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IM, the problem is that the victims in Cyprus had almost no agency in creating the problem. That was done by a political elite who probably had little understanding of what they were doing, but those who voted for them mostly had none. My understanding is the reason the bond holders are being exempt is that they are largely banks in core EMU countries, chiefly Germany. It is for that reason that I would like to see Cyprus reject the bailout. If Russia wants to make German and French bankers whole in return for sparing the Cypriots misery and if the Cypriots agree that would seem fair.

My own preference would be for Russia to not only give tax avoiders hiding in Cypriot banks a huge haircut but also to wipe out the bond holders. If the ECB objected, Russia could offer Cyprus solvency in rubles as a stepping stone to reintroduction of their own currency. But if the ECB isn't coming up with any money what authority do they have to dictate how the banking insolvency is resolved. Converting bond holders to stock holders is traditional. Perhaps Russia could offer the new stock holders rubles for their stock.

"It is not necessary to have hope in order to persevere."

by ARGeezer (ARGeezer a in a circle eurotrib daught com) on Mon Mar 18th, 2013 at 05:54:21 PM EST
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The reason bondholders are exempt is that senior bondholders represent such a small amount (0.5 bn) so "burning" them would have brought little money and (another) worrying precedent. Given the amount, that seems like a plausible argument, even if the overall package makes it an appallingly bad-looking one.

Wind power
by Jerome a Paris (etg@eurotrib.com) on Mon Mar 18th, 2013 at 06:19:28 PM EST
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Are there any bondholders other than 'senior' bondholders?

"It is not necessary to have hope in order to persevere."
by ARGeezer (ARGeezer a in a circle eurotrib daught com) on Mon Mar 18th, 2013 at 08:10:29 PM EST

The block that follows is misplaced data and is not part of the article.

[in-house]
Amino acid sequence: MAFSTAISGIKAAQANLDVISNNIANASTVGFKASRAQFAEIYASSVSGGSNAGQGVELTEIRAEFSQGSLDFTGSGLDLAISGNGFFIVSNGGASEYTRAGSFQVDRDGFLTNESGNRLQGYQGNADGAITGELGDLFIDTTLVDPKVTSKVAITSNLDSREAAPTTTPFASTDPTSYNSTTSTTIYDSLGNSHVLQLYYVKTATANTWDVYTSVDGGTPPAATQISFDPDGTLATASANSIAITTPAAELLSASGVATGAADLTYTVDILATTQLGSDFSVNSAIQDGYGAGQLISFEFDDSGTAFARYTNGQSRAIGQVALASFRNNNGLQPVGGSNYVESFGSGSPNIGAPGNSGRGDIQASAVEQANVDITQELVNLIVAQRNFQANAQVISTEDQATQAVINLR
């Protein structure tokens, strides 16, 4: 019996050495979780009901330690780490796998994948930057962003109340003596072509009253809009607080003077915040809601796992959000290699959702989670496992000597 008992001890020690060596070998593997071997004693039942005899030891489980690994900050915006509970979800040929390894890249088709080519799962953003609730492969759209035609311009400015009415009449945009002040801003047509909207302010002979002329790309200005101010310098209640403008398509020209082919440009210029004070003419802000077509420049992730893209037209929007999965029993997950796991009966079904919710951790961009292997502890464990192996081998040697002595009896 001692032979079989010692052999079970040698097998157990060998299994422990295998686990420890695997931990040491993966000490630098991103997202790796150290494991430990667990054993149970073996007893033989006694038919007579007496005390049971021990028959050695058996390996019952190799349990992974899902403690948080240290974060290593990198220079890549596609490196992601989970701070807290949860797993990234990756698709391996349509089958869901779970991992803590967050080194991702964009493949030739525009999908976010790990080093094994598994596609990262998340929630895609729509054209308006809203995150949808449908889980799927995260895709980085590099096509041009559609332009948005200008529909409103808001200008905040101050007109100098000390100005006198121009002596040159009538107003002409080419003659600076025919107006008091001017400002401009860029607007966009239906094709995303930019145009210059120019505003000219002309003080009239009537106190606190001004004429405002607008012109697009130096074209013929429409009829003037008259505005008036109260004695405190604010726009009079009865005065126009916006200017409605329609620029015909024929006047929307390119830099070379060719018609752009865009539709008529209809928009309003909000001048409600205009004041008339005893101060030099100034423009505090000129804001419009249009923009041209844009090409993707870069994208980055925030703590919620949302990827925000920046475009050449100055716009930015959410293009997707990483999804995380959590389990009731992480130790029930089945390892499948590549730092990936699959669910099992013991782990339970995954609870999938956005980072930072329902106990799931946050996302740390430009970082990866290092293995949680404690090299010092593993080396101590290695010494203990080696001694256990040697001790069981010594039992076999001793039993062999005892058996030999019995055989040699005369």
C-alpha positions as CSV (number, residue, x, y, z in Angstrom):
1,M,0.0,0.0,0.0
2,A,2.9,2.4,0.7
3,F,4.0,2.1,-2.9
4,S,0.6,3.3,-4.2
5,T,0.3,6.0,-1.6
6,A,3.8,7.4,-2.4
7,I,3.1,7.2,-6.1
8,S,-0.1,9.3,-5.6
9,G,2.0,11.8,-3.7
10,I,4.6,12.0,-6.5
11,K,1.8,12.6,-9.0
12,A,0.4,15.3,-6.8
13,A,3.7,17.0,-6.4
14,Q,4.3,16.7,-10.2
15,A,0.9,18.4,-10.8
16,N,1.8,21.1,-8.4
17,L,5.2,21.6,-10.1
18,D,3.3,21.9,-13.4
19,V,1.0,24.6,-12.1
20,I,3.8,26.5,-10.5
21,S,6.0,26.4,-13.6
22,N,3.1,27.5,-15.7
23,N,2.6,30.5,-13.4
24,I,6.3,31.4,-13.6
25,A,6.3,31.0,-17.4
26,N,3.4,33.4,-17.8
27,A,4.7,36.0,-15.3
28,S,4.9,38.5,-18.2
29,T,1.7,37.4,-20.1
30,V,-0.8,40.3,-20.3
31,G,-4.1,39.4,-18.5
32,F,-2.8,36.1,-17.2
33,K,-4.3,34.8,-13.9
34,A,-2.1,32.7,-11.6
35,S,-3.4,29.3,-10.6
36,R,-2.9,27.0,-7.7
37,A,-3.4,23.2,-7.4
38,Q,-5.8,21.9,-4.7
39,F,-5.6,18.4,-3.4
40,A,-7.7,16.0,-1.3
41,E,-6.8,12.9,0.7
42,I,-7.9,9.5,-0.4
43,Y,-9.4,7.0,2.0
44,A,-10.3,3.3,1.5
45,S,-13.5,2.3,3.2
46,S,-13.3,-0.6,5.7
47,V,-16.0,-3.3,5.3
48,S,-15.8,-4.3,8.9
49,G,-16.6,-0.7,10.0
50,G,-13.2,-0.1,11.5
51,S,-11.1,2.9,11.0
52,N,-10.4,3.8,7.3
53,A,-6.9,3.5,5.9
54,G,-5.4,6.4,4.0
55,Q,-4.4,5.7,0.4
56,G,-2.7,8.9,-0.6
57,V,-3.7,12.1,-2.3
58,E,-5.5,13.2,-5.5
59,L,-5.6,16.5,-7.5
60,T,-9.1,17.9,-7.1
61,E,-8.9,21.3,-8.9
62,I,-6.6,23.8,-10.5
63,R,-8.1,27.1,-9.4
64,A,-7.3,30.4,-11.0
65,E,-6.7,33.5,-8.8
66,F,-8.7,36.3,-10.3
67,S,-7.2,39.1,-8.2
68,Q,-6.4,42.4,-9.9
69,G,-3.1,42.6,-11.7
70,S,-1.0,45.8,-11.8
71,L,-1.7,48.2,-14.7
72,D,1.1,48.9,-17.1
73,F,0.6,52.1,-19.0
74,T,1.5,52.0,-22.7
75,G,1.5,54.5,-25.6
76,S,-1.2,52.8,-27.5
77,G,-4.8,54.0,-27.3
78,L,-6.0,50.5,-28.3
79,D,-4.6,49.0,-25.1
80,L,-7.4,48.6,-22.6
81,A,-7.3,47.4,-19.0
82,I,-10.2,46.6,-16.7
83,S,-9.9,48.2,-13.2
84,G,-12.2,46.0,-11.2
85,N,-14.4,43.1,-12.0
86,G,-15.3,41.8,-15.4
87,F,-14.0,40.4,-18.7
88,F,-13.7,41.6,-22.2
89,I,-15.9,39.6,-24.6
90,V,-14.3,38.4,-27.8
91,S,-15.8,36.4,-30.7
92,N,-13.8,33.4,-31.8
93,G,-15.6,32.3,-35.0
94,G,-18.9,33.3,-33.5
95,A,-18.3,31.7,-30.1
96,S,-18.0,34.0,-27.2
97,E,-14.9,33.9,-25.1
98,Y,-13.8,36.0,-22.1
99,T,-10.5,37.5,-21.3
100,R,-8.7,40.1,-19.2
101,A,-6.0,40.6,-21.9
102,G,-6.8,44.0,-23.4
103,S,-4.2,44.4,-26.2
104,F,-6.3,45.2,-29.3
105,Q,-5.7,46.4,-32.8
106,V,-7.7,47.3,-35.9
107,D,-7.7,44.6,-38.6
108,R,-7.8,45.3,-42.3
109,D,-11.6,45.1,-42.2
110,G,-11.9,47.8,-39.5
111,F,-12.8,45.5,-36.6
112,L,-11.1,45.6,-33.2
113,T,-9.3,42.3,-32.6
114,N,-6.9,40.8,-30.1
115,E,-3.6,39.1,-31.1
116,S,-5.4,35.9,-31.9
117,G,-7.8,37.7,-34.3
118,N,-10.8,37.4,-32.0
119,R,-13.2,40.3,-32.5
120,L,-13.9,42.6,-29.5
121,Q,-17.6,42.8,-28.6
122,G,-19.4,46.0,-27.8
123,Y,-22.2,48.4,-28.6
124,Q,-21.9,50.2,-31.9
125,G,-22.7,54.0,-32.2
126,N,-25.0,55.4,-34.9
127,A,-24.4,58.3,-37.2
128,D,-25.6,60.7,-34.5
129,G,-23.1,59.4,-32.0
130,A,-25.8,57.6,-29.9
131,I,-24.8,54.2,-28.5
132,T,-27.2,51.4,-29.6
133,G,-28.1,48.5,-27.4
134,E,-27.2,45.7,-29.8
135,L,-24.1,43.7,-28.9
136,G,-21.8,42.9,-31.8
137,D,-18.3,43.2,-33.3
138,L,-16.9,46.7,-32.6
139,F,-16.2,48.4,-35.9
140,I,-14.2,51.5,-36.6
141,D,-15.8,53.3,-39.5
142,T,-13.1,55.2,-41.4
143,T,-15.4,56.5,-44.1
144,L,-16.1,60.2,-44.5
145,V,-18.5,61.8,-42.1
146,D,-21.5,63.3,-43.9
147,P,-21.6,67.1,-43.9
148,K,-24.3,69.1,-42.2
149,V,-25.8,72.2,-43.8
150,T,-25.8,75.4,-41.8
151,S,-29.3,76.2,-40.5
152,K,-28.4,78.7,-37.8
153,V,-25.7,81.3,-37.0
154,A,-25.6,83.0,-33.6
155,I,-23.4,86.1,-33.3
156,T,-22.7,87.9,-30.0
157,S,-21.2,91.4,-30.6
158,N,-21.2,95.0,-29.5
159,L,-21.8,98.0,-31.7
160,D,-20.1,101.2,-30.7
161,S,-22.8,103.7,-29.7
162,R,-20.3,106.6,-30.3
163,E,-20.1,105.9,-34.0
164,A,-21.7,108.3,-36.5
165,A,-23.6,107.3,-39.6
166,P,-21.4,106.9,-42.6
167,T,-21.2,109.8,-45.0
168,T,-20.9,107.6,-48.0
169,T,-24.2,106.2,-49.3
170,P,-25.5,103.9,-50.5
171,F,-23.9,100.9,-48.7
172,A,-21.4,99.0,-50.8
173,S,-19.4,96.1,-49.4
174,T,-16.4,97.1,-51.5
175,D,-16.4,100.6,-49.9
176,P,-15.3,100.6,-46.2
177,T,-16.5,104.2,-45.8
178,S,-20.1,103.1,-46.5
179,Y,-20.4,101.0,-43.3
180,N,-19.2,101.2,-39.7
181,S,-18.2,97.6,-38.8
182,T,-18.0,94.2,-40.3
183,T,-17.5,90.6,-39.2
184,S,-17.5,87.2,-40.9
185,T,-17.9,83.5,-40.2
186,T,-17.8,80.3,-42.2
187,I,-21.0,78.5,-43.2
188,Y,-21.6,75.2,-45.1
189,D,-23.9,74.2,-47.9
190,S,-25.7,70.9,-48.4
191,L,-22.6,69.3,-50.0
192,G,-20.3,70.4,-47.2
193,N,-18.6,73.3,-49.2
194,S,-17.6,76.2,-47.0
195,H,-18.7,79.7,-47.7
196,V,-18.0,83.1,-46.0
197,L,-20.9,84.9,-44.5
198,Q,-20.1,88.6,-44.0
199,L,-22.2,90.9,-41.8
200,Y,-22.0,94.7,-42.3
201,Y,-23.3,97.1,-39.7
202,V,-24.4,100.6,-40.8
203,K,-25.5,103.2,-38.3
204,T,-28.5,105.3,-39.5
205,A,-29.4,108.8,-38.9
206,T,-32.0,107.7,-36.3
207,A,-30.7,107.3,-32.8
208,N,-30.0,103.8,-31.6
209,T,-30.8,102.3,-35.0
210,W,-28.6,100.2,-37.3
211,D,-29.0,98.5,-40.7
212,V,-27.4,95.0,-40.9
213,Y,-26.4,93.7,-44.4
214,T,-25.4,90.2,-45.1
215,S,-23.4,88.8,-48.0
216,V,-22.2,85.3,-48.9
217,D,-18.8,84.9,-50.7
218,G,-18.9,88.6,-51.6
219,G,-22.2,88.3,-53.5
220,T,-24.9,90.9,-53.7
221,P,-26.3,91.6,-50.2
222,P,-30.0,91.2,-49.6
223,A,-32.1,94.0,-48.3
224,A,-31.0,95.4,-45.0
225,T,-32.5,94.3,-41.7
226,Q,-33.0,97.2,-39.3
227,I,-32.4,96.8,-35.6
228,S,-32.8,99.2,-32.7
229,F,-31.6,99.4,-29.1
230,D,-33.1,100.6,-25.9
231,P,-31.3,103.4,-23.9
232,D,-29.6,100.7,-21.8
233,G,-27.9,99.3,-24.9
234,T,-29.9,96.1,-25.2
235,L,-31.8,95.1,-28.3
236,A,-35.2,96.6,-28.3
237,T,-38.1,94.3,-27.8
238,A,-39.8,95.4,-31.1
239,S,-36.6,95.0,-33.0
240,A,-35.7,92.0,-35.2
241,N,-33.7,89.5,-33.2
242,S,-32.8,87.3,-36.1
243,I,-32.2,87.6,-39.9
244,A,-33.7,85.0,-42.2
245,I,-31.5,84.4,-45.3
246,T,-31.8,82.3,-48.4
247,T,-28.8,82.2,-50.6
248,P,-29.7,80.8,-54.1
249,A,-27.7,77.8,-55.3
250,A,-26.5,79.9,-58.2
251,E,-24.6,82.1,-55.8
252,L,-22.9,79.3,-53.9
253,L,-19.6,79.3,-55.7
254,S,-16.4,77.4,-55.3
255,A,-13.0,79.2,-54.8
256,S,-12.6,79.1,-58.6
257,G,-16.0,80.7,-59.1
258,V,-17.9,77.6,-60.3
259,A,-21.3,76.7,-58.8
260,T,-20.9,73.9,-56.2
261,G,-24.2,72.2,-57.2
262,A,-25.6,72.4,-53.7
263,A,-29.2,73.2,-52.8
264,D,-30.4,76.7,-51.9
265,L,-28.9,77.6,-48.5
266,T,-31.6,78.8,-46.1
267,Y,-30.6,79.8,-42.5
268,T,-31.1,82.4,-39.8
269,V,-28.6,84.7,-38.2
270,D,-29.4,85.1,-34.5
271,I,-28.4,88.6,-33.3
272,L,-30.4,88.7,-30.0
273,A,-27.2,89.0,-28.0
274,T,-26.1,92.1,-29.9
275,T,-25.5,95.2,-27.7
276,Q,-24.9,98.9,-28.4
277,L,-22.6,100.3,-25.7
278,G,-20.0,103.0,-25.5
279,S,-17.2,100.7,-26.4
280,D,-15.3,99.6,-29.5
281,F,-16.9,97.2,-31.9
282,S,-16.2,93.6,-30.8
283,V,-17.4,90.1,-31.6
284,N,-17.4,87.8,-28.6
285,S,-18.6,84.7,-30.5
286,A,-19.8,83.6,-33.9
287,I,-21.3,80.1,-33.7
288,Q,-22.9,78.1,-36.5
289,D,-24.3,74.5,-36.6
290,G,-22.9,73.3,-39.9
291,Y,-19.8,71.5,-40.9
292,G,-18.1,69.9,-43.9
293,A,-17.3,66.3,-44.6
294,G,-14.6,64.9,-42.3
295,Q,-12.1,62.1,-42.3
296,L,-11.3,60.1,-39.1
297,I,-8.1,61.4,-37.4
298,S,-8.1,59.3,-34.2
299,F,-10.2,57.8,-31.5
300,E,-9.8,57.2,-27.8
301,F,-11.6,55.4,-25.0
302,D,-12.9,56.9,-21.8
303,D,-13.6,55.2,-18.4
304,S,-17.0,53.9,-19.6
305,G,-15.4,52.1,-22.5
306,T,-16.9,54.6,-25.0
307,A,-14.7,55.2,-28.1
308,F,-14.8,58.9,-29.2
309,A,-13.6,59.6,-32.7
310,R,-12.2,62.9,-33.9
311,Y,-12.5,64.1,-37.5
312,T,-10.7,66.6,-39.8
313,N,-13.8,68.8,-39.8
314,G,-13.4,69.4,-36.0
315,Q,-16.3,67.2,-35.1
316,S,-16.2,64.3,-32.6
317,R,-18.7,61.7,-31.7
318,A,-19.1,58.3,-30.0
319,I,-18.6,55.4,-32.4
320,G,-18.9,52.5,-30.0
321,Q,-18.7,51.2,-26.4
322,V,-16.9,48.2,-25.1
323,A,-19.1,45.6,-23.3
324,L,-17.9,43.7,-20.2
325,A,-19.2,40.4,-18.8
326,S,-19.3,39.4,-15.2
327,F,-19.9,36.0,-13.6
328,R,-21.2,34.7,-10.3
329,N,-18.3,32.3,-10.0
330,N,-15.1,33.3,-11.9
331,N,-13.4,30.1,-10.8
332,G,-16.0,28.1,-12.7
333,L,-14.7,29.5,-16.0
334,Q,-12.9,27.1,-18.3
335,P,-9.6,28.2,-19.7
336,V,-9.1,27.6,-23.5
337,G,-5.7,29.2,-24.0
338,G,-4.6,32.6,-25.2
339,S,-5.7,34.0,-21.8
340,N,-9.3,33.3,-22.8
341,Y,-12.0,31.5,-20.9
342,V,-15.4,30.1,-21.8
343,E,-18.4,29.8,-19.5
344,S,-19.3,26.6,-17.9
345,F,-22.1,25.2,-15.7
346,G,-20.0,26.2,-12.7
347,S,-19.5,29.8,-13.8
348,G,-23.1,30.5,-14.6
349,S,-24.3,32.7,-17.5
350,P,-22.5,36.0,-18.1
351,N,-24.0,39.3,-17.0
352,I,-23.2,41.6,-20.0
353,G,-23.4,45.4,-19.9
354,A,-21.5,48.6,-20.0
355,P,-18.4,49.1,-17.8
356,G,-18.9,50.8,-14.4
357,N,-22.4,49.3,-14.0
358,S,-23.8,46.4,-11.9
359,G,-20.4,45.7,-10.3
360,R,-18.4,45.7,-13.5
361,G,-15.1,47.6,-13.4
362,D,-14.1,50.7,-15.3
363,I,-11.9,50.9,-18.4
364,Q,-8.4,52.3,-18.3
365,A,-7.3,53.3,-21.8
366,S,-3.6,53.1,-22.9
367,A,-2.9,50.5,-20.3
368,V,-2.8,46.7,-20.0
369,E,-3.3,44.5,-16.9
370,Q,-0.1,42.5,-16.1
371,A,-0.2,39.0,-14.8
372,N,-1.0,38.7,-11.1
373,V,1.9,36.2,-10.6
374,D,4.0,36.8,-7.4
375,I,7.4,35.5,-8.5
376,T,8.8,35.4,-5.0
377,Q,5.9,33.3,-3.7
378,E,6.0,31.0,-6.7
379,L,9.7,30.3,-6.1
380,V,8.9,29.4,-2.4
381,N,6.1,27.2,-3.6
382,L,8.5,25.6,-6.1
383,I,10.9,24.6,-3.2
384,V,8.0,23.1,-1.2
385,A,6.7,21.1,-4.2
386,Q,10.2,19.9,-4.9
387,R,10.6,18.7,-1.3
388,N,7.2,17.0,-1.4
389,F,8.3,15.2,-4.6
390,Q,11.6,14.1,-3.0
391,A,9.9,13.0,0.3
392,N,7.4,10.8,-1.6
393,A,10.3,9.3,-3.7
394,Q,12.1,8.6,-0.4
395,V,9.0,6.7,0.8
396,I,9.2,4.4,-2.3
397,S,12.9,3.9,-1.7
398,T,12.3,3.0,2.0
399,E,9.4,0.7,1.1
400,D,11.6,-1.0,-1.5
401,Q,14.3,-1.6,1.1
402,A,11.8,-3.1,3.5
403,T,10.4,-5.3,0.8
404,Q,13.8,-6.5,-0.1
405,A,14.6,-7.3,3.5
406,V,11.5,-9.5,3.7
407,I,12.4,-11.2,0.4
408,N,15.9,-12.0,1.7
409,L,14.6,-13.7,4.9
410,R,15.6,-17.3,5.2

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From the story linked by Jerome in a top-level comment: Levy plan `bleak day for banking union' (FT.com, March 18, 2013)
There is an added irony to the situation in the fact that, to the casual observer, the Cypriot banking system looked like a model for others to follow in the wake of the financial crisis. The island's banks have about €68bn of deposits, which they use to fund their lending, with only minimal reliance - less than €3bn - on so-called wholesale funding in the bond markets.

People who defend the Cypriot plan say the funding structure was the reason why there was no alternative to hitting depositors - junior bonds, which are being wiped out, amounted to just €2.5bn, while the €0.2bn of senior unsecured bonds have been left alone, on the grounds that to give them a haircut would generate a negligible economic contribution but undermine investor sentiment.

Since Lehman Brothers collapsed more than four years ago, deposit-funded balance sheets like Cyprus's have been the envy of many banks around the world. Burnt by the realisation that in times of crisis bond markets dry up, leaving long-term lending commitments potentially unfunded, banks have frantically shrunk non-essential lending and tried to boost deposits as their core funding mechanism.



guaranteed to evoke a violent reaction from police is to challenge their right to "define the situation." --- David Graeber citing Marc Cooper
by Migeru (migeru at eurotrib dot com) on Mon Mar 18th, 2013 at 08:17:44 PM EST
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Er - how did the banks lose €68bn in deposits?

Is there a breakdown of lending and other payments anywhere?

And I suppose it's worth pointing out that only two banks are in trouble, but the Troika appear to have decided that for some reason this means the entire economy of Cyprus is in danger of total collapse.

It would be a bit like the Bank of England taking money from all domestic British depositors because Northern Rock was in trouble.

by ThatBritGuy (thatbritguy (at) googlemail.com) on Tue Mar 19th, 2013 at 08:42:18 AM EST
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Er - how did the banks lose €68bn in deposits?
Just because the banks have €68bn in deposit liabilities doesn't mean they have €68bn in cash assets on their balance sheet.

The main cause of the current troubles is the large losses sustained by the Cypriot banks on their large stock of Greek sovereign bonds. Which, by the way, makes sense if you have a large number of Greek nonresident depositors. You owe the Greek citizens and the Greek government owes you.

eKathimerini: Cyprus deposits yielded more than German ones (March 18, 2013)

"Banks in countries like Cyprus and Greece can pay higher interest rates as they also earn more on loans," Dirk Becker, head of banking industry research at Kepler Capital Markets in Frankfurt, said by phone. "In addition, Cyprus banks invested a lot in high-yielding Greek debt in the past."


guaranteed to evoke a violent reaction from police is to challenge their right to "define the situation." --- David Graeber citing Marc Cooper
by Migeru (migeru at eurotrib dot com) on Tue Mar 19th, 2013 at 10:11:28 AM EST
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Yes, there are usually unsecured bondholders. Not sure how much they amount to in this case.

Peak oil is not an energy crisis. It is a liquid fuel crisis.
by Starvid on Mon Mar 18th, 2013 at 08:27:30 PM EST
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